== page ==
Yeah, we should talk just for a second about the board for one more beat, because there's something that you said that I want to draw out, which is that the board members of this company do not, for the most part, own shares in the company. That is unusual for company boards. Usually, you'd have a venture capitalist on there, or maybe some early executives or just business people that the CEO knows and is friends with. This board, it's a small board, first of all. Before today, it consisted of Greg Brockman, Sam Altman, obviously, OpenAI's Chief Scientist, Ilia Setskiver. And then there are these independent non-employee directors, including Adam Diangelo, who's the CEO of Quora, Tasha McCauley, who is a technology entrepreneur, and Helen Toner, who is a scholar at the Georgetown Center for Security and Emerging Technology. And of those board members, I think it's spending a beat talking about the last two that I mentioned, because this is one hint that a lot of people I've been talking to today have been pointing me toward to try to read the tea leaves about what happened during this transition period, which is that Tasha McCauley and Helen Toner are aligned with the effective altruism movement.


Now we could talk a lot more, and we have talked on the show about the effective altruism movement. It is behind a lot of the AI safety research that is going on in the AI industry. And these are people who tend to be more worried about things like existential risk from AI. Now, we don't know who voted which way on the board, but some folks that I've been talking today said, Well, it's possible that this was some an EA-led coup against Sam Altman for some reason having to do with AI safety. But again, that is very vague and not confirmed, and so we probably shouldn't speculate about it too much. So, Casey, what do you think this does mean for the future of OpenAI? Can they survive this scandal as they have survived other scandals in the history of the organization? Or is there something different about this?


I mean, sure. I think the next 30 toand 90 days are critical for this company. Is it the case that a bunch of other top executives and engineers at this company follow Sam and Greg out the door and start another company with them? If so, then yes. I think that's a very serious challenge to OpenAI. I think it also might be one of the best days Anthropic has had in a while. It's almost certainly the best day Google Bard has had in a while, okay? Because these folks now have an opportunity maybe to get ahead while their top competitor is trying to pick up the pieces. The second thing I would say is they still have a lot of advantages. Gpt-4 is the best generally available large language model. Chatgpt is probably the most popular chatbot on the market. It's almost certainly the one that's making the money. And none of that is going to stop being true because as fascinating to us as it is who is running this company to most of its users, the question is just, Hey, can I sign up for ChatGPT Plus yet? It's interesting, Kevin, when you and I sat down with Sam, it seemed like the biggest problem in his life was that he had to pause signups for ChatGPT Plus because it had gotten too popular.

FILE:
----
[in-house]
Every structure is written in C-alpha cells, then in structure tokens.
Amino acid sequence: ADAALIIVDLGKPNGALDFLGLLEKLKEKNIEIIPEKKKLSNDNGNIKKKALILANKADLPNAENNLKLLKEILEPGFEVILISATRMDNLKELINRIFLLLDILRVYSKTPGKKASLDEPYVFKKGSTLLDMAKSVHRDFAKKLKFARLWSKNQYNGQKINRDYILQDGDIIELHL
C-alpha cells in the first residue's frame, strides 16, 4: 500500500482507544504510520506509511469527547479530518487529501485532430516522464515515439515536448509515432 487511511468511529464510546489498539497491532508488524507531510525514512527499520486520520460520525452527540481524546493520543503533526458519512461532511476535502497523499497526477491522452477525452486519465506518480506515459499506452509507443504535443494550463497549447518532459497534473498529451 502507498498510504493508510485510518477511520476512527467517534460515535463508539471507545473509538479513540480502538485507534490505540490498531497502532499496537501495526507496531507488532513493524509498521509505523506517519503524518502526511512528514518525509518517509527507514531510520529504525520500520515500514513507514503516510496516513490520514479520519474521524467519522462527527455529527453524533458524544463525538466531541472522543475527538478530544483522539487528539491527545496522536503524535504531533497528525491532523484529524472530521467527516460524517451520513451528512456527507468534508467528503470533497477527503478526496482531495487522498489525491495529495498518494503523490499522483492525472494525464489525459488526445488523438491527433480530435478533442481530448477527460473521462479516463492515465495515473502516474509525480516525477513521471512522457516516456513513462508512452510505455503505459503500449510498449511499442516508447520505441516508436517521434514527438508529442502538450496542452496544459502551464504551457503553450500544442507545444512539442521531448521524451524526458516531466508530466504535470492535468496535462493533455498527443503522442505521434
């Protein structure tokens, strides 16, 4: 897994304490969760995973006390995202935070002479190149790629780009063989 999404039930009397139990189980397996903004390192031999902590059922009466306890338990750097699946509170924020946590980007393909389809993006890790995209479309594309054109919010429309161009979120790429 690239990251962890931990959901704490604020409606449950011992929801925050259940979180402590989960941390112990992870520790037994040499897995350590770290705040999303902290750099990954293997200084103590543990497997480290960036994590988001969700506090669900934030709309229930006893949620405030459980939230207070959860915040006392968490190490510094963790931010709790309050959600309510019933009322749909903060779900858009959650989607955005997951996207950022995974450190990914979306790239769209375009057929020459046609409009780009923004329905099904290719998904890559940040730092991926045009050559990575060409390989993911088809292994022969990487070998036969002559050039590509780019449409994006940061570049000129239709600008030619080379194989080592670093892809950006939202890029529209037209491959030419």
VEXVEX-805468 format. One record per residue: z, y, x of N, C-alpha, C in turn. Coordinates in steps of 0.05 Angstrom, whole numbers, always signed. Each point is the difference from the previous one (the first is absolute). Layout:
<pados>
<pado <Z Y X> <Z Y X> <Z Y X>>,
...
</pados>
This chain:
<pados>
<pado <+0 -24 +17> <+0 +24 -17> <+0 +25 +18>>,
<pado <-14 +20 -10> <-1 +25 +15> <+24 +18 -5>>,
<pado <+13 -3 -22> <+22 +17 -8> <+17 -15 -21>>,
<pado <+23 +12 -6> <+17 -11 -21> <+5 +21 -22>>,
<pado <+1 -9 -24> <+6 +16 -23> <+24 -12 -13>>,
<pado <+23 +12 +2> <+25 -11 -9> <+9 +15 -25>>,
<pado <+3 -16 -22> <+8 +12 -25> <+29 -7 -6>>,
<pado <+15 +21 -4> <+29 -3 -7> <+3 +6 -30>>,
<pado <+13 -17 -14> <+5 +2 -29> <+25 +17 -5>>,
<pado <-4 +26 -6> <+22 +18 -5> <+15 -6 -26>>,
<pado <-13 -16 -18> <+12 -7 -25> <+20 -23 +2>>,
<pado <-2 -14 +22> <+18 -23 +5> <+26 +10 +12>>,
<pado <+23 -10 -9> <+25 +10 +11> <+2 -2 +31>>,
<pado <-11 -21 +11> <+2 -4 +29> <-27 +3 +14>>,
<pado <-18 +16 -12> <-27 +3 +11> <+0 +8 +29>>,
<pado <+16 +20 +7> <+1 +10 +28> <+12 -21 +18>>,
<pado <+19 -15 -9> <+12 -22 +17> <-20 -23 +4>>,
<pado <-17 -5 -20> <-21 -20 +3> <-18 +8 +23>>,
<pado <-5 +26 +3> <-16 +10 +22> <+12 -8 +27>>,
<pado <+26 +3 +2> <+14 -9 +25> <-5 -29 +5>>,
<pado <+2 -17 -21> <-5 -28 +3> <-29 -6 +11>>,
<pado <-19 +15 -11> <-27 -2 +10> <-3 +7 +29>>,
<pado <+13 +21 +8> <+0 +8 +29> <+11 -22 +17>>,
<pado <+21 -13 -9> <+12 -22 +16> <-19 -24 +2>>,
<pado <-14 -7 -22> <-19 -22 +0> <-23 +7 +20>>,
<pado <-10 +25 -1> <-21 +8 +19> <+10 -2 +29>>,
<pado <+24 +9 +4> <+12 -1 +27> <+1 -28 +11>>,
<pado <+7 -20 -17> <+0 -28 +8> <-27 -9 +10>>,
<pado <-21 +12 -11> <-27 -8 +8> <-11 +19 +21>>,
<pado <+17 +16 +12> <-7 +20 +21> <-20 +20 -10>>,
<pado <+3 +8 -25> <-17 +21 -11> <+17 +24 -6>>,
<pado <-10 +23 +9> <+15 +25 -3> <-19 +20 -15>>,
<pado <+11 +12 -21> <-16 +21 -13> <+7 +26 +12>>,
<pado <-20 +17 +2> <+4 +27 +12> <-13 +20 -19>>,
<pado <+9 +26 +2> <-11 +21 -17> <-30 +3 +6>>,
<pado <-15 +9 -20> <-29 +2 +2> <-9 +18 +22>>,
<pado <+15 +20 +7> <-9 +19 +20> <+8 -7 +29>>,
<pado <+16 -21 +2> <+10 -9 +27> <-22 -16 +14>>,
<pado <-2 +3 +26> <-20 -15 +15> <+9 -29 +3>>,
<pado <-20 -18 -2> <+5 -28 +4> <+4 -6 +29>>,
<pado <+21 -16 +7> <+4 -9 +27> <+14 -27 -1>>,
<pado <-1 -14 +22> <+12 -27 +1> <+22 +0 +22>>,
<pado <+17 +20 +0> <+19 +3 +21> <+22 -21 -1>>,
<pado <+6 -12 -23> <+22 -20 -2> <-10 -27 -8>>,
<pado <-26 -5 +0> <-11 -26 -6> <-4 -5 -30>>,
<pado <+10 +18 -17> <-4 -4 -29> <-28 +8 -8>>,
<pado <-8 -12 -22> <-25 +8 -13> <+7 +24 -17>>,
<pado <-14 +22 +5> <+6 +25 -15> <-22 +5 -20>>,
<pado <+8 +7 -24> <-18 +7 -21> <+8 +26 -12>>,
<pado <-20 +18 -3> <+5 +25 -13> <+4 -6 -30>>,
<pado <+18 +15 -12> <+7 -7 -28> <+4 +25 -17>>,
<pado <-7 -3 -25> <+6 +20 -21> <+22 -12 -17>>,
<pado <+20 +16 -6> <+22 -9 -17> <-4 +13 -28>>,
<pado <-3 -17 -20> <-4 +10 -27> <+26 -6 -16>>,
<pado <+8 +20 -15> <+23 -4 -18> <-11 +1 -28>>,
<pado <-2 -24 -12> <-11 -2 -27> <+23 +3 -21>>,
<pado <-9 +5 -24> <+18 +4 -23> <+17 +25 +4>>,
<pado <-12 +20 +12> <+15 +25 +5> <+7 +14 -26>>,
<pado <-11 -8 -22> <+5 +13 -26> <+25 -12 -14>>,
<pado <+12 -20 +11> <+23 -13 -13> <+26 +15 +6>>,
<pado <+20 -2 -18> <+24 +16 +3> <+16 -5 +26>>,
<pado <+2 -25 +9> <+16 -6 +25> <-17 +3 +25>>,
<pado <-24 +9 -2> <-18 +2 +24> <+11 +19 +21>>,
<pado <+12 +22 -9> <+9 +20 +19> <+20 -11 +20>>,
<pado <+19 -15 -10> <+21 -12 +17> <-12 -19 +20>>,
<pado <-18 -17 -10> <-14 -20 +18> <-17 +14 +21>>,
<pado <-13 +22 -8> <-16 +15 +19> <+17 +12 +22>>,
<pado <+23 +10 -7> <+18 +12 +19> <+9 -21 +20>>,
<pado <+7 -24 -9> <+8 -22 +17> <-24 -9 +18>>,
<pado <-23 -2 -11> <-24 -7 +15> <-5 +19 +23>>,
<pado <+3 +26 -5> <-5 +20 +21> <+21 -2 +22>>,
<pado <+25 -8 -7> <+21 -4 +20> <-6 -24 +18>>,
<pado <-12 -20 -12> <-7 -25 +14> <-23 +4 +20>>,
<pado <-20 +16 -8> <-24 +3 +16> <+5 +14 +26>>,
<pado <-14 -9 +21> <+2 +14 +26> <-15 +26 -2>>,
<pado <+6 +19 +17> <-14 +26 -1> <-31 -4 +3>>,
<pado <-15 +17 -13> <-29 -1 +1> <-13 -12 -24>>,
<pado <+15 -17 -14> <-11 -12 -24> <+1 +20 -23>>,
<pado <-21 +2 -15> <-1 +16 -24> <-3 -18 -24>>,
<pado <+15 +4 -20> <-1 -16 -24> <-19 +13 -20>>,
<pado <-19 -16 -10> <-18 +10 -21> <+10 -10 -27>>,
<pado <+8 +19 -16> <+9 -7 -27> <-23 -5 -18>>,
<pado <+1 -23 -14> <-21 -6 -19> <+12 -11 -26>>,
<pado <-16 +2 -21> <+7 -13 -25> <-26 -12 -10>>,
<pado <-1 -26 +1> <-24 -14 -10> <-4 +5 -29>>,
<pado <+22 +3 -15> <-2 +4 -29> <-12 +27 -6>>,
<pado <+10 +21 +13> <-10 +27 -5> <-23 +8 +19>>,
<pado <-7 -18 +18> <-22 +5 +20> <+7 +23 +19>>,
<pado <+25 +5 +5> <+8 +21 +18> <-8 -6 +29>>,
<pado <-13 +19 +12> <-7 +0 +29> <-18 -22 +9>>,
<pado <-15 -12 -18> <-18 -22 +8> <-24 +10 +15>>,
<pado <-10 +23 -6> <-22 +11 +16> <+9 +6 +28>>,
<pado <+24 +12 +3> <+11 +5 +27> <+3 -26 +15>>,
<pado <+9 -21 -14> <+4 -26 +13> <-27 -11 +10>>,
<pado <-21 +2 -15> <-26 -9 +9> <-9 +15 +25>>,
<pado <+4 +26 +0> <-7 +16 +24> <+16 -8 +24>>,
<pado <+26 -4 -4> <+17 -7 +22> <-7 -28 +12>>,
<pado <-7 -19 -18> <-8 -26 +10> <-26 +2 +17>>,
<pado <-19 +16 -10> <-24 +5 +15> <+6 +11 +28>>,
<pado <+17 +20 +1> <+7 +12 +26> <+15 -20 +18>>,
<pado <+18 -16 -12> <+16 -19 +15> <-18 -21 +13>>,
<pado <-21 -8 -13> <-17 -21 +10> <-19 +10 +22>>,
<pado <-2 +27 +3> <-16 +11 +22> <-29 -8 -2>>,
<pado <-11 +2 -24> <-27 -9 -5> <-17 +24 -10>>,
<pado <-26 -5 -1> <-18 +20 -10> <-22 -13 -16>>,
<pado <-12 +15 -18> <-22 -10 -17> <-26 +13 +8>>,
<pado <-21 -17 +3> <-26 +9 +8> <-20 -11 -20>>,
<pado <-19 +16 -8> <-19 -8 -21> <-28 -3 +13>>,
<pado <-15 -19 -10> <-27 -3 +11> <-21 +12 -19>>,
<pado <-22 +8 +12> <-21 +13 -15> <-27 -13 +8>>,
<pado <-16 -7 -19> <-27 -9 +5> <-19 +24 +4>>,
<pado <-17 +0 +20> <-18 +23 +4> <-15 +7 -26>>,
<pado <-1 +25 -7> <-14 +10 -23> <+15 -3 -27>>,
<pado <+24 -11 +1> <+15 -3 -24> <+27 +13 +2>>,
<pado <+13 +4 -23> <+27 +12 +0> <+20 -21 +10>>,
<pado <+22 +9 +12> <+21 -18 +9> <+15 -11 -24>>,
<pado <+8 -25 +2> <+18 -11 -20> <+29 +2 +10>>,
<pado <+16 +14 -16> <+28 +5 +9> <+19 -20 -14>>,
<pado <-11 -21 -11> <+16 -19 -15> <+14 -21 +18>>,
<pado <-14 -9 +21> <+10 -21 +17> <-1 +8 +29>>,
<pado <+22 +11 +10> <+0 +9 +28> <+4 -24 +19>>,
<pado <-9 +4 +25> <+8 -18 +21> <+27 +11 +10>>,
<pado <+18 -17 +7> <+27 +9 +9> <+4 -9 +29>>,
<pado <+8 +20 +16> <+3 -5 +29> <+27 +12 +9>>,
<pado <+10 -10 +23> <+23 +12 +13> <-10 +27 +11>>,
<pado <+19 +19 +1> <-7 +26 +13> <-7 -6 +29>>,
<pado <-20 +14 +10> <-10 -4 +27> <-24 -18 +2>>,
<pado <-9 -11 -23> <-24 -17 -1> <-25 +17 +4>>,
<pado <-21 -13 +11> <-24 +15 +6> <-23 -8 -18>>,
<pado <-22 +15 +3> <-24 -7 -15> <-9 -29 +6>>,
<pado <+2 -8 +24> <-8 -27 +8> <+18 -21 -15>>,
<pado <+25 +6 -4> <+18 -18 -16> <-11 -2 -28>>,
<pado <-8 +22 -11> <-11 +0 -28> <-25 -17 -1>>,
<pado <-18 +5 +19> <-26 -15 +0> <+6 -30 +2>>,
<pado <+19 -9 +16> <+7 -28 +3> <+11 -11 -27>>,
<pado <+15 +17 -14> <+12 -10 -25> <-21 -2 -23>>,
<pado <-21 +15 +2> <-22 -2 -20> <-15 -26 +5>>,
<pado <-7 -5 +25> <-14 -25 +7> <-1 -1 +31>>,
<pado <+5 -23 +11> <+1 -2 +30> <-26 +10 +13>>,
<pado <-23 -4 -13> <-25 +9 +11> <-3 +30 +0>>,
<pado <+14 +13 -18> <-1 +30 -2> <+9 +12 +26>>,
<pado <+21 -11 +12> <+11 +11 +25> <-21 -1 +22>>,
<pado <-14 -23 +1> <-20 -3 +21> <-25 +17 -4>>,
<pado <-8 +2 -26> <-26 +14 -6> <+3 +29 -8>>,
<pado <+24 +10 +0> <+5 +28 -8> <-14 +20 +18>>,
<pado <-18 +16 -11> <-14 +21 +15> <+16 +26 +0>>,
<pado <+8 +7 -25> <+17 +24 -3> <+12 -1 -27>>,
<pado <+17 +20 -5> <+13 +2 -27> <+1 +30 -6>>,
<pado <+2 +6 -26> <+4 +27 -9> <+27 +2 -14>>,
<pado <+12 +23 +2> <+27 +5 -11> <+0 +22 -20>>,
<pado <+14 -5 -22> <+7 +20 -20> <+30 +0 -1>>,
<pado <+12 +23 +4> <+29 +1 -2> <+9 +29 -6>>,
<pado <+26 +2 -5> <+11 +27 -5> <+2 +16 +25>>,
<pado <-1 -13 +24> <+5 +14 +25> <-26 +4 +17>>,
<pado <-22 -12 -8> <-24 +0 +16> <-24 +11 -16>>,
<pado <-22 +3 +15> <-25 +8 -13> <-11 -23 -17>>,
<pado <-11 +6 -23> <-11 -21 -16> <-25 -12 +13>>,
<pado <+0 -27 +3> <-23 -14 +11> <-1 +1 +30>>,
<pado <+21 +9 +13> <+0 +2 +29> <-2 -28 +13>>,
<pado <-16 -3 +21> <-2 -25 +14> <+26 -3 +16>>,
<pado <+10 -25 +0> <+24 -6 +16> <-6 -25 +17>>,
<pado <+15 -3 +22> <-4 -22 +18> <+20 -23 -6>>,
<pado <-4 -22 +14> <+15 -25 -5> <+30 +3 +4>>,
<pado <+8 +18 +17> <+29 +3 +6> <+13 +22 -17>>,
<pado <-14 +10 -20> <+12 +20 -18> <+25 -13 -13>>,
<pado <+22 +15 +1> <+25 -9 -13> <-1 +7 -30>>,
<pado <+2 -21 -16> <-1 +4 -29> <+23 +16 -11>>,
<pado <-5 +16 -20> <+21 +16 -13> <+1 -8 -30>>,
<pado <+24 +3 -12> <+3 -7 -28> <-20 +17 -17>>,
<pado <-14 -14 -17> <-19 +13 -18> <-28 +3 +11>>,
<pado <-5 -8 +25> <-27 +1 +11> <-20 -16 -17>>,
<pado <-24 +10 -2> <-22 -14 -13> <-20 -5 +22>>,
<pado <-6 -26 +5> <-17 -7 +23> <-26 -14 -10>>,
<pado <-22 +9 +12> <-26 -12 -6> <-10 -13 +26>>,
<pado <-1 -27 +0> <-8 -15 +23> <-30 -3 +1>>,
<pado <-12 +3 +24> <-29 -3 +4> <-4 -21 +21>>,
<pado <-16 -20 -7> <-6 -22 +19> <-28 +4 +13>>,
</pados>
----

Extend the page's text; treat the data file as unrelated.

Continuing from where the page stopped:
So they were in the middle of their own infrastructure and engineering crisis before the leadership crisis started. I don't think OpenAI is going to collapse tomorrow, but is this a very real risk to the company? I do think it is. What do you think?


Yeah. Something is just not heading up for me. It is truly inconceivable to me that the board of OpenAI would push out Sam and by extension, Greg Brockman, without a really good reason for doing so. This is a CEO who has generated enormous value for OpenAI. And for all of the flaws that his critics might find with him, he's been a very effective leader in terms of positioning OpenAI at the head of the pack when it comes to AI. I don't know, I guess we'll find out more in the coming days. But it just truly does not square to me that it could be something like a disagreement about AI safety or something without being something... This is also a board of people that Sam Althman, for the most part, picked. So it's not as if these are people who he had a history of open conflict with. True.